News and Information

Dukwe's place in treason plot comes to the fore
October 5, 2004


WAS the Dukwe refugee camp in Botswana a gathering point and training ground for people gearing up for a bid to overthrow the government in the Caprivi Region some five years ago? Or was it merely a place of refuge for people who had fled State harassment in Caprivi?

That issue - the role that Dukwe played, or did not play - in an alleged plot to secede the Caprivi Region, emerged as one of the clear, specific points of contention between Caprivi treason trial witness Oscar Mwisepi and defence lawyers as Mwisepi continued to testify under cross-examination in the High Court at Grootfontein last week.

As Mwisepi would have it, Dukwe in essence served as a military training camp for Caprivi Region residents who had left Namibia in late 1998 and early 1999.

According to him, their aim was to prepare themselves for a return to Namibia as part of a separatist army that would establish a new, independent state in that region.

But as defence lawyers - and the high treason suspects that they represent in the trial before Judge Elton Hoff - would have it, there are much more innocent explanations for the supposed military activities at Dukwe that Mwisepi has so far told the court about.

Mwisepi has testified that in the four months he spent at Dukwe from January to May 1999, he and fellow residents were divided into groups, or "platoons", as he described them.

At the camp, these platoons received some weapons training, but because no actual firearms available, this training was done through drawings of firearms that were made in the sand, Mwisepi testified.

He said that through these drawings of AK47 rifles, one of the things they were supposed to have been taught was how to deal with a firearm that had jammed.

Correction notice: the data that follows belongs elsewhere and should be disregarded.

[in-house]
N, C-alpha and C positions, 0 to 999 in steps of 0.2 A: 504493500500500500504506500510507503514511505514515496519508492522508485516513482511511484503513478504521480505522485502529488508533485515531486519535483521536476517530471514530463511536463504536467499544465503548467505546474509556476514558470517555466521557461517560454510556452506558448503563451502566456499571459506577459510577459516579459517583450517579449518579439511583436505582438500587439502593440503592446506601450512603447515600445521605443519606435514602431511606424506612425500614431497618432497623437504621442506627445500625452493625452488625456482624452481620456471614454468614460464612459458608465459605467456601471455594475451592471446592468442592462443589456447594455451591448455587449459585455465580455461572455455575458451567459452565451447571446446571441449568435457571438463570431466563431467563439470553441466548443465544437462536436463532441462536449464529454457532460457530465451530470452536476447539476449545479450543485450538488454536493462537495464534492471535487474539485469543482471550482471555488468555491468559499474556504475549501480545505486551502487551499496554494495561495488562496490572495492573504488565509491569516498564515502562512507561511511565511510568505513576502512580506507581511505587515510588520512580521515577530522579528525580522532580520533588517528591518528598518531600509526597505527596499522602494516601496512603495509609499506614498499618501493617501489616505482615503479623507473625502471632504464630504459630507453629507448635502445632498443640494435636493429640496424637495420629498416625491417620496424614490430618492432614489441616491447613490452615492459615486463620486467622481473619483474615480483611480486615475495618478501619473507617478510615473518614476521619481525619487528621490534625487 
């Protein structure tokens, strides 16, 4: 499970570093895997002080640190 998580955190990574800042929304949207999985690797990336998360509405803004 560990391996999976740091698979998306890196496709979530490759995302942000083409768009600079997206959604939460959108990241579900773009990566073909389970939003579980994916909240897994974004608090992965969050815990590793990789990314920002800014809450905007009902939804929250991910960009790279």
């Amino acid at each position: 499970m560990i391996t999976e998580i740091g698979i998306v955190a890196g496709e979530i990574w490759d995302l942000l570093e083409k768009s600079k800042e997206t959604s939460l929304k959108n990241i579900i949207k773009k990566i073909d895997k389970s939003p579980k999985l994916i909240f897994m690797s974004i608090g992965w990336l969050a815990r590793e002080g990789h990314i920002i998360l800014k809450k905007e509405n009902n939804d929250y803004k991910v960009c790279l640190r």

Mwisepi pointed out some of the 120 accused on trial as having been among the so-called platoon leaders at Dukwe.

These included suspects Aggrey Makendano, Bennet Mutuso, former Policeman Postrick Mwinga, Oscar Muyuka Puteho, Steven Kwala, Brian Mboozi, and John Samati, a brother-in-law of his, Mwisepi said.

He added that suspects Charles Mushakwa and Oscar Nyambe Puteho had also filled leadership positions at Dukwe.

However, not only Mwisepi's version of what took place at Dukwe, but also his version of what had prompted the exodus from Namibia that led people to Dukwe, would be disputed by the accused, he was told under cross-examination.

Suspects Moses Limbo Mushwena, Martin Tubaundule and Charles Mushakwa would, for instance, tell the court that they had left the Caprivi because of threats and beatings that they had received at the hand of the Namibian Police, defence counsel Jonathan Samukange has already told Mwisepi.

The witness's reply was that nobody had been assaulted.

He claimed that they had been told that if they ever left Namibia to seek refuge in Botswana, they had to claim to have been beaten or assaulted back in Namibia.

Mwisepi also disputed instructions that Samukange and fellow defence counsel Henry Chanda and Jorge Neves received from their clients, to the effect that people at Dukwe were divided into groups merely to facilitate food distribution, and not for the purpose of military training.

Under drawn-out cross-questioning from Neves, though, he eventually acknowledged that Dukwe residents had in fact also been divided into groups for the distribution of paraffin - and that the "platoon leaders" that he had testified about earlier, had been the people in charge of each group's receipt of distributed paraffin.

Mwisepi is set to continue testifying under cross-examination when the trial continues today.

He has already spent seven days in the witness stand, facing cross-questioning from defence lawyers for four-and-a-half of those days.


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